Under FC4 and FC5, with samba-3.0.23c, a cifs-based mount point of a Win2K3 server fails to listen to errors from the SMB server regarding locking conditions during rename operations.
e.g. I opened a word document under XP, then under linux mounted the same Win2K3 server and try to copy a file on top of that word doc.
cp /tmp/file.txt filename.doc
cp: cannot create regular file `filename.doc': Text file busy
that is correct.
Then I tried renaming a file in the same directory onto the same file
mv file1.txt file.doc
No error - exit status zero. That shouldn't happen.
Running Ethereal shows the server reporting several errors during the move operation. It starts with a rename call - which triggers a "STATUS_OBJECT_NAME_COLLISION" error from the server. Then cifsfs attempts a "delete-and-create" attempt - both of which fail too with "STATUS_SHARING_VIOLATION" errors from the server. Then cifsfs returns success to the Linux OS...
I can get you ethereal traces if you want
I have reproduced this on 2.6.16 - will reboot to current cifs (2.6.19) and make sure it still fails.
A couple of other interesting things - it seems to fail as you expected with mv of local file going to remote mount. Also windows seems to return an illegally formatted smb (wrong length) on the cp case you mention (which causes i/o error instead of sharing violation due to this).
Actually it's got worse than I first reported.
I first noticed it with rsync. Let me explain:
I had a cifs-mounted server as the destination, and was mirroring files onto it
rsync -a /unix/dir/ /cifs/server/share/dirtree/dir
rsync copies files to be mirrored to /cifs/server/share/dirtree/dir/.TEMPNAME and then RENAMES them on top of the original - i.e. a remote-to-remote rename as you mention. Poor old rsync receives an "OK" from cifsfs for the rename and thinks everything's fine.
Anyway, the extra problem I have since discovered is that sometimes the rename actually succeeds in overwriting the file - except the remote file ends up zero-length!
As that actually means the Windows server has ignored it's own lock - you can't really say it's a cifsfs problem - but certainly catching this condition earlier so as not to expose that Microsoft bug would be a good thing too! :-)
Created attachment 2194 [details]
fix to report errors on retry of rename request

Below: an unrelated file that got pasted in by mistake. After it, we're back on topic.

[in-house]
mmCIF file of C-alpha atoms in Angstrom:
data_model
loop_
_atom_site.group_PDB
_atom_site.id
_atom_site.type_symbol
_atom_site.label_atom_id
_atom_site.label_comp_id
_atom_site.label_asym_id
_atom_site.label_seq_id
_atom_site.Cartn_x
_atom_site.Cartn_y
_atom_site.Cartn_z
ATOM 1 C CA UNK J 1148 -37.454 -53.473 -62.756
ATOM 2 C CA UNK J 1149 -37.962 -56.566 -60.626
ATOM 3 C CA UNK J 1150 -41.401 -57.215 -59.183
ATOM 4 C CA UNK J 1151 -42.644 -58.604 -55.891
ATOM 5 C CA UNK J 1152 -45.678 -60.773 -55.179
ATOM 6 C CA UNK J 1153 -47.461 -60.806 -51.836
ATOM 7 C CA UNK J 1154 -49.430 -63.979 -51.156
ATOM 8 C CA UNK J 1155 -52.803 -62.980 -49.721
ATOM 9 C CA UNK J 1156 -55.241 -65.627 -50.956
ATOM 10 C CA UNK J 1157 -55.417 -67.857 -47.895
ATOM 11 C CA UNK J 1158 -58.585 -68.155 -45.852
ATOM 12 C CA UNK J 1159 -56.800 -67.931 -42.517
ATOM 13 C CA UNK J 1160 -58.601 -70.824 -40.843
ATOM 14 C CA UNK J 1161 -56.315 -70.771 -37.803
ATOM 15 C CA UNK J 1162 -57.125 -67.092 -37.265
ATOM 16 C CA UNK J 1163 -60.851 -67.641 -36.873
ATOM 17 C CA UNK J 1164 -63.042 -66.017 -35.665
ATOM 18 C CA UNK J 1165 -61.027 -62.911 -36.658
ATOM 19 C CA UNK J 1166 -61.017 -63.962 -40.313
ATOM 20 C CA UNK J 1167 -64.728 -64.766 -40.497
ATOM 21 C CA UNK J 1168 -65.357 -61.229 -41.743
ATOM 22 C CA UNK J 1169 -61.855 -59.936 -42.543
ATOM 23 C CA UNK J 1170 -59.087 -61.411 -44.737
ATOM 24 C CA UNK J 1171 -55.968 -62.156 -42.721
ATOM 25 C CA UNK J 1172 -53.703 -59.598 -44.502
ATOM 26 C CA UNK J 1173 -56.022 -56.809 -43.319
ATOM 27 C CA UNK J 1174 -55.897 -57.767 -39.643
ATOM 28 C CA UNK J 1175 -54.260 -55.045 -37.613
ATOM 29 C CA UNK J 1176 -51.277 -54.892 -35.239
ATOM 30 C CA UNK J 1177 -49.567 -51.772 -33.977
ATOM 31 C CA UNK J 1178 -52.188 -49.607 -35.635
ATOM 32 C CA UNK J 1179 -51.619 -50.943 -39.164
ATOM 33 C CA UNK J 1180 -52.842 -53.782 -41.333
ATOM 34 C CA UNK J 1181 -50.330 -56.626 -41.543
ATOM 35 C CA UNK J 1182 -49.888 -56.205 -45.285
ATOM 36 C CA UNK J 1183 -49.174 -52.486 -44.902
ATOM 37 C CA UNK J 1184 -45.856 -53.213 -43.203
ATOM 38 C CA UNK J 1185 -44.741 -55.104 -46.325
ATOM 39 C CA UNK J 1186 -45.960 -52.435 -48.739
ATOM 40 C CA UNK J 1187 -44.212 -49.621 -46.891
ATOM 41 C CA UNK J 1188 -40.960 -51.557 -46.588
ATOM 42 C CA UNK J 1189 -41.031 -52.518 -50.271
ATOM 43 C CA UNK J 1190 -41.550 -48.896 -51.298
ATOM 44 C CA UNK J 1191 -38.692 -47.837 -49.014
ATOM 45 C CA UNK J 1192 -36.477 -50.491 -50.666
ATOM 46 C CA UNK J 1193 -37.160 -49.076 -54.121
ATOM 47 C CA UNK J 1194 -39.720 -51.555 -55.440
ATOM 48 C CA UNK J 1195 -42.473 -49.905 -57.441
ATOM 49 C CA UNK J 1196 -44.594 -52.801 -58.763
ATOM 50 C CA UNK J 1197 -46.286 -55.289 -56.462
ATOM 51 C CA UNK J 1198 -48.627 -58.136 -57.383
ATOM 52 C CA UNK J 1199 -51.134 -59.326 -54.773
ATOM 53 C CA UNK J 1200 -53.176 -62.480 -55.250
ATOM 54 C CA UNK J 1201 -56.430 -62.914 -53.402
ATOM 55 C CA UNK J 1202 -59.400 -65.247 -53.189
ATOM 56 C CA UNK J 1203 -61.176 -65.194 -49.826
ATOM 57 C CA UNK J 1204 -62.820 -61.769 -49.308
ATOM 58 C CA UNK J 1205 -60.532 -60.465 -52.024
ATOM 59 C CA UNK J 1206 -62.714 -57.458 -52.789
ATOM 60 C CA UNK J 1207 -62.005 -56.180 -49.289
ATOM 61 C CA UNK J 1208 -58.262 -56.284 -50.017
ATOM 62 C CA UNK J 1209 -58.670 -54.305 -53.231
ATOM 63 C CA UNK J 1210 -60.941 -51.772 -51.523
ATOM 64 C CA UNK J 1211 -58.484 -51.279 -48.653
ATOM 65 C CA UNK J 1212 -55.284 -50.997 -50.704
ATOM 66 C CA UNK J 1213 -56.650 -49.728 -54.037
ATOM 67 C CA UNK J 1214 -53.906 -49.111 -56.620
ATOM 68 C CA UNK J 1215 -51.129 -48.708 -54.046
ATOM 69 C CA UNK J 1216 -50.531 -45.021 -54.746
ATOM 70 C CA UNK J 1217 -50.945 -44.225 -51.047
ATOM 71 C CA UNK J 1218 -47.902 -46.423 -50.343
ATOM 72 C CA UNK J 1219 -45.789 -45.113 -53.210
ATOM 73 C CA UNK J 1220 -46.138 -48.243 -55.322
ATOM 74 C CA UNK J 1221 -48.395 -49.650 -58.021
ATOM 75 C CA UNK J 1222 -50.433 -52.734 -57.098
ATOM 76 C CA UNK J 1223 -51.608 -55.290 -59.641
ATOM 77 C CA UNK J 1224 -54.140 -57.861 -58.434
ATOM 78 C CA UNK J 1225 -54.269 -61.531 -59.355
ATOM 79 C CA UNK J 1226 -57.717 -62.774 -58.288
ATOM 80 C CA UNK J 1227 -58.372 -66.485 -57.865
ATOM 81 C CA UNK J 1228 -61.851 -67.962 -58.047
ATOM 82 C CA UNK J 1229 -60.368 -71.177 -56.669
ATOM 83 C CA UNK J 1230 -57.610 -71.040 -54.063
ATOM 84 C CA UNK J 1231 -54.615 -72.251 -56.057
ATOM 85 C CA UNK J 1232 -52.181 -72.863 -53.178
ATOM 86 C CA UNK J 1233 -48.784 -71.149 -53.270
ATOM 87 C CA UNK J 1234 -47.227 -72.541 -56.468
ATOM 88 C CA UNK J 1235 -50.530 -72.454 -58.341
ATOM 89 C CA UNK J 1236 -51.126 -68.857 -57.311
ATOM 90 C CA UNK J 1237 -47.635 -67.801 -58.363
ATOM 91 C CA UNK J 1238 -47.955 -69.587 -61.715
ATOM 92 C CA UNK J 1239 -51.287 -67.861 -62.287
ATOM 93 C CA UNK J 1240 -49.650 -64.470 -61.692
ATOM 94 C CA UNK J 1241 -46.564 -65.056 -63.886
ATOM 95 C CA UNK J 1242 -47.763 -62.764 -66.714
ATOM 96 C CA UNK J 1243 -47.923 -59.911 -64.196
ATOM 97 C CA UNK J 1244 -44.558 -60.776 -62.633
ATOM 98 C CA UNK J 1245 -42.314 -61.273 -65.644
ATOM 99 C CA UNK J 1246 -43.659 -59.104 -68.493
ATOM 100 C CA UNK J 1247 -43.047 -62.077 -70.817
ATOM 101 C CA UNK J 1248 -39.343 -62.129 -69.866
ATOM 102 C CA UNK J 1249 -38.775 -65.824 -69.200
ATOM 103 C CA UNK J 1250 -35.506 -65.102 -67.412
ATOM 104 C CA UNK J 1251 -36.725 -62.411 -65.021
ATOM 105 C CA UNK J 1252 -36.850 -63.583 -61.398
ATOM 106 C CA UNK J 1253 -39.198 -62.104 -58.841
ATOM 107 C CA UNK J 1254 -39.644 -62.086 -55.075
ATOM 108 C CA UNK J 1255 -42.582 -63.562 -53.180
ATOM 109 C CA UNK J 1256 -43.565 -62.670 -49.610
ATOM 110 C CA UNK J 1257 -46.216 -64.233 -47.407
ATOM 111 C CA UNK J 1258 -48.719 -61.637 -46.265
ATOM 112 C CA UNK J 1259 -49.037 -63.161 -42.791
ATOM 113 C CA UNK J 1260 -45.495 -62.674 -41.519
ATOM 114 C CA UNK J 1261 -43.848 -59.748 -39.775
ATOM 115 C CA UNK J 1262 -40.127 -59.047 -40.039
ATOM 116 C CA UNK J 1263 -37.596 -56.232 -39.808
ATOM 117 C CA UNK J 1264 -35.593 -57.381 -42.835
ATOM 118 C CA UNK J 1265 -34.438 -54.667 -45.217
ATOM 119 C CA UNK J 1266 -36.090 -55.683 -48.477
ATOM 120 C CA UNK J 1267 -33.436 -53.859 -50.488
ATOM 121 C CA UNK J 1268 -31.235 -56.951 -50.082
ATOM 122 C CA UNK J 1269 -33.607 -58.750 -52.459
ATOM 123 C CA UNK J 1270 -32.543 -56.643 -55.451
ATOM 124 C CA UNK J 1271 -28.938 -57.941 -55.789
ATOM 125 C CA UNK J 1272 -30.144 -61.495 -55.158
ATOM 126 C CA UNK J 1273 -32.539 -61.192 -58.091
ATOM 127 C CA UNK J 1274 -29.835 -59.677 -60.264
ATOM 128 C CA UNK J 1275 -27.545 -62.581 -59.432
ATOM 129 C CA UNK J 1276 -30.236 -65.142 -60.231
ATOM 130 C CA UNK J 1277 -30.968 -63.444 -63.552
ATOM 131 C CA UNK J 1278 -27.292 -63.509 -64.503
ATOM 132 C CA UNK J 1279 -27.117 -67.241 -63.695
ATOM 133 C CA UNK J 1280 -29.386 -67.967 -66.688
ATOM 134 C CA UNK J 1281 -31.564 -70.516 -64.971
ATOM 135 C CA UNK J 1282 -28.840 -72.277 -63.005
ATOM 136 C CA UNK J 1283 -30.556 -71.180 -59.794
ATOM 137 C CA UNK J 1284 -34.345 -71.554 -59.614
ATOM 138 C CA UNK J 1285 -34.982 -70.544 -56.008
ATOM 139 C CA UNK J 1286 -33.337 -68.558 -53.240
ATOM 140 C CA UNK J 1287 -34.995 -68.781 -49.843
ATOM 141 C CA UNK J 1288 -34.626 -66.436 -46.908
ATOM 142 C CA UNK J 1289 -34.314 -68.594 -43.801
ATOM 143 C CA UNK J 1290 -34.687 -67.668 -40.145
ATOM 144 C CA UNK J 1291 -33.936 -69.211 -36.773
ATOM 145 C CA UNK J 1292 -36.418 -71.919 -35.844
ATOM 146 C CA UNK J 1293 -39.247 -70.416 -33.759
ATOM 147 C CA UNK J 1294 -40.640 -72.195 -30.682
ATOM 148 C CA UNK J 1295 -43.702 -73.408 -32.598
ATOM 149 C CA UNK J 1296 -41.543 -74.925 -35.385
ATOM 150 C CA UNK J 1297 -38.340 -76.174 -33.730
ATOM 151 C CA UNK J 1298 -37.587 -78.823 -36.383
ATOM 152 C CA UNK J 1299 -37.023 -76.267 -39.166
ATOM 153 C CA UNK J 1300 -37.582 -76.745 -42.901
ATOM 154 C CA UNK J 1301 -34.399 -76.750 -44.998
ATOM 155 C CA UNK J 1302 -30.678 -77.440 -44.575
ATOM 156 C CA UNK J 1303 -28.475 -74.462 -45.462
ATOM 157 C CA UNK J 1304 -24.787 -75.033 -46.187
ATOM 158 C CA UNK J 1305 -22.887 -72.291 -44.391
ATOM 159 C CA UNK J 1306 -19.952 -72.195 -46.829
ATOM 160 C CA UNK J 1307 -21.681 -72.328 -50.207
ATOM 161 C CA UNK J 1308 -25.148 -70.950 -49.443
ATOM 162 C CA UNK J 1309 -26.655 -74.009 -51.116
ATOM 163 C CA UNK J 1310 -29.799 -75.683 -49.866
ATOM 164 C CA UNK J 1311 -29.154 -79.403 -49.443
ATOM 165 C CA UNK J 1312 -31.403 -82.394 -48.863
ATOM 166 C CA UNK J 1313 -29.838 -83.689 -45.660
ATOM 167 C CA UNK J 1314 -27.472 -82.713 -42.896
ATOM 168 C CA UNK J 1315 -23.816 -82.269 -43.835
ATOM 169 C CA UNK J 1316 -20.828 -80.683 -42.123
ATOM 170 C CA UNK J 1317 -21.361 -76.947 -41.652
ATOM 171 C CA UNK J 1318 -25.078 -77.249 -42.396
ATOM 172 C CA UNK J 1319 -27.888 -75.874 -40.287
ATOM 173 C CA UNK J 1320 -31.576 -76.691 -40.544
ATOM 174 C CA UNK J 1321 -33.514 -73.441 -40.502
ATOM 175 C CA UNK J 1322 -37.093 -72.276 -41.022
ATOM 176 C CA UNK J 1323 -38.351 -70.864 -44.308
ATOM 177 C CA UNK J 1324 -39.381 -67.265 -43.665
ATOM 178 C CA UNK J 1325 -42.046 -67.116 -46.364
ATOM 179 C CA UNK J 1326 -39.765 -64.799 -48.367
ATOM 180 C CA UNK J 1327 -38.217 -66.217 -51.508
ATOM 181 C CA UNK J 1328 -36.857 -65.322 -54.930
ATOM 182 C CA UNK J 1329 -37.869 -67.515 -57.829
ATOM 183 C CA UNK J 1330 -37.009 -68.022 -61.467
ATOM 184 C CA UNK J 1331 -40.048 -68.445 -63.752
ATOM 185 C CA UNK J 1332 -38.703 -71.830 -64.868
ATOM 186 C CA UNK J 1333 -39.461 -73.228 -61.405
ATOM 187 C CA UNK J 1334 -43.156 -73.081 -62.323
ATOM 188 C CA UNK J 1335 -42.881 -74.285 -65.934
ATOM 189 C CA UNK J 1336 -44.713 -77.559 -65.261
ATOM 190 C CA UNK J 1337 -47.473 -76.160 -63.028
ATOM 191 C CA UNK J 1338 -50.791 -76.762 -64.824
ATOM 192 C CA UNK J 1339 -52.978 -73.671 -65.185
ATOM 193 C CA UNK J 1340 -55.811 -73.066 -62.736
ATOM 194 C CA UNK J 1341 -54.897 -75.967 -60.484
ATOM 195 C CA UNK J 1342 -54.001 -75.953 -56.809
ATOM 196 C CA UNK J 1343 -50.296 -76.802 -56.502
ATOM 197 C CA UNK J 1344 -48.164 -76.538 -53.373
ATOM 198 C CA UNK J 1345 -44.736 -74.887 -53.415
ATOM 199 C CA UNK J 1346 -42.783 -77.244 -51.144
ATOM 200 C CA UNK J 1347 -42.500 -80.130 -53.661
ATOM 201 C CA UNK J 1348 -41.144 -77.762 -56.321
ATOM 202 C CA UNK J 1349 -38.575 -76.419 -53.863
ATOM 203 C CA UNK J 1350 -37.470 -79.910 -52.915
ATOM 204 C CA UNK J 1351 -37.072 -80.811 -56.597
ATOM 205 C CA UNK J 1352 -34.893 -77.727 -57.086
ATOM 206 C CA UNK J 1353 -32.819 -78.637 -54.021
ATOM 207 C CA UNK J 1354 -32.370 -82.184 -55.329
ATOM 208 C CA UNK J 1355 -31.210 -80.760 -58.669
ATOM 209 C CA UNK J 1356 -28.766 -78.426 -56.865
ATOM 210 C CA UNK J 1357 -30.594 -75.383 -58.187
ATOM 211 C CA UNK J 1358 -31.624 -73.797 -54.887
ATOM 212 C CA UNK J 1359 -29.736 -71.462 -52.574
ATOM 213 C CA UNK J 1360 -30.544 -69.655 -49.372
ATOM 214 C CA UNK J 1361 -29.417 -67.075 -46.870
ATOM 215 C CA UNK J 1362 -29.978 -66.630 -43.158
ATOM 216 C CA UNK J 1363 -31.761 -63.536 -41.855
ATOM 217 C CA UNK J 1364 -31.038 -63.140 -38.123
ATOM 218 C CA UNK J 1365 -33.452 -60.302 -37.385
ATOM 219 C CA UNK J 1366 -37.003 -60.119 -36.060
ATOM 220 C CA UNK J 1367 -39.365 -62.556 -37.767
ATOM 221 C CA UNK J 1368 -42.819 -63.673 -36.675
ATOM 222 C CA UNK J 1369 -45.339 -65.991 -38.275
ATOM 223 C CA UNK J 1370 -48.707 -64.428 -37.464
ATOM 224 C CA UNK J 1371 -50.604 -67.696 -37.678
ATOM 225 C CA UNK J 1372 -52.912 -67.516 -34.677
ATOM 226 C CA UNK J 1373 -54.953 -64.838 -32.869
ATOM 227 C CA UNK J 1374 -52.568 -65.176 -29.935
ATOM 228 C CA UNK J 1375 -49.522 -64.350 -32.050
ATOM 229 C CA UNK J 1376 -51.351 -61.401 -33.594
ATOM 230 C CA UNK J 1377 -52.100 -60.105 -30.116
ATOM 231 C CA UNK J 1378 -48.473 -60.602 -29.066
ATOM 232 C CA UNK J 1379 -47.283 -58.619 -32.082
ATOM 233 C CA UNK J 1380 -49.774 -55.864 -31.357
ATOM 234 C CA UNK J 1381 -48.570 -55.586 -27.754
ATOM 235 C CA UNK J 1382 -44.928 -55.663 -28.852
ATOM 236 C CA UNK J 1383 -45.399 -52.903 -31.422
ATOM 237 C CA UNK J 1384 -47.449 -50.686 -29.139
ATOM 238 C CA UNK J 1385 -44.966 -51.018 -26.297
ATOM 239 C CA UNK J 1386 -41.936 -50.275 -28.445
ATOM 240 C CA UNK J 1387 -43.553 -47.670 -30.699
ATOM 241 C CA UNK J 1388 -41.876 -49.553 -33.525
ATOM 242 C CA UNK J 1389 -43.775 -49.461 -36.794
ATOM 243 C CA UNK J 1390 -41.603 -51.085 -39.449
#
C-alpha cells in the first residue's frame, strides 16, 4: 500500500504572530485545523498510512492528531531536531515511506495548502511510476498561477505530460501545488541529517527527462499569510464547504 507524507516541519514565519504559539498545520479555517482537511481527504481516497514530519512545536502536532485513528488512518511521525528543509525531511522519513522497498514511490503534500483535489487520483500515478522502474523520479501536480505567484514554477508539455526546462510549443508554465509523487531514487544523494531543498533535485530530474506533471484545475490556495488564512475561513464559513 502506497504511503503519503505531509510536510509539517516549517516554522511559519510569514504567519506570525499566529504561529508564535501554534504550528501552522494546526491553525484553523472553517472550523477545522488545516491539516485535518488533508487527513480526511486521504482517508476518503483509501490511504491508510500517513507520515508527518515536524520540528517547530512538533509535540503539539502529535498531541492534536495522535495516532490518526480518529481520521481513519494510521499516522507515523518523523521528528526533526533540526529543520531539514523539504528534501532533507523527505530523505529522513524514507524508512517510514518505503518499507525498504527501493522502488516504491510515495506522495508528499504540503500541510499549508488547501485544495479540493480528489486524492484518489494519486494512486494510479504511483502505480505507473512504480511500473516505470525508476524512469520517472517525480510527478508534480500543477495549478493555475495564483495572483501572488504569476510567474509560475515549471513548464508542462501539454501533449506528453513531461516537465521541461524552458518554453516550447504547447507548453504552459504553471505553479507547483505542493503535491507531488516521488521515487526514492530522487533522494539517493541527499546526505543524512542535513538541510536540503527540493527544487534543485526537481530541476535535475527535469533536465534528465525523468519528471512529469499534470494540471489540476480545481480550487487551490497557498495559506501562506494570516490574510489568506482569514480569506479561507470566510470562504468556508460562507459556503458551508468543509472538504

This returns the error that is occurring on the retry of the rename request (when we try rename-by-handle, after the rename by path failed). Could someone verify that this (rename over target file which is open) fails on Services for Unix (SFU) on Windows locally or over NET USEd drive (so we can see if cifs should be trying a third strategy to rename in this particular case). I expect that SFU also fails in the same case (returning equivalent of sharing violation)
I have compiled up a 2.6.18 kernel with your patch, and things have got weirder...
Now if I do a copy or rename of a file on the remote share on top of an open file in the same remote dir, I get an error (yay!). "text file busy" for copy command, "permission denied" for rename. This is good.
However... the copy command actually overwrites the file! I end up with a Zero-length file - even though Linux reported "text file busy"
So it seems you have totally fixed the rename bug - but I'm now mentioning a copy bug :-)
I have tried this on an unpatched CentOS4.4 (2.6.12 kernel) server and my FC5 (patched 2.6.18) workstation - and in both cases a copy command can trash the contents of a locked file - even though an error is reported.
Should this bug be reopened, or is this really a new bug?
Thanks for your efforts! The rename fix will mean rsync works correctly now - so I'm happy.
I am having trouble reproducing this (in part I think because the return code for sharing violation is not returned by XP in the same way that it used to be) What is the easiest way to get the target file open on windows (with deny write or deny all presumably). I have tried edlin (does not open exclusively unfortunately) and also tried "more" which seems to mmap it causing a different return code
Never mind - I have reproduced the problem now. Seems odd that Windows allows you to set a file to size zero when it is open deny write, and it is unfortunate that the setfilesize comes before the open on the Linux side (not sure yet if this is caused by cp or libc or ...)
This look nasty or impossible to fix without changing the Linux vfs (not just cifs - the cifs change would be trivial ...).
The issue is straightforward - Linux VFS (fs/namei.c namei_open) calls setattr first to set the file size to zero (which is allowed by Windows whether or not the file is open as long as ACLs permit writing attributes) - only after the setattr succeeds does open of the target get sent (which fails). This needs to be made an atomic operation - but it can't be without exporting namei_open as an inode operation.
Is this still an issue that needs to be addressed (after Steve's comment in #8)?
I haven't noticed the (rsync to CIFS mountpoint) problem in ages - so I assume it is fixed now
Closing case as FIXED based on last comment. Please reopen if it isn't.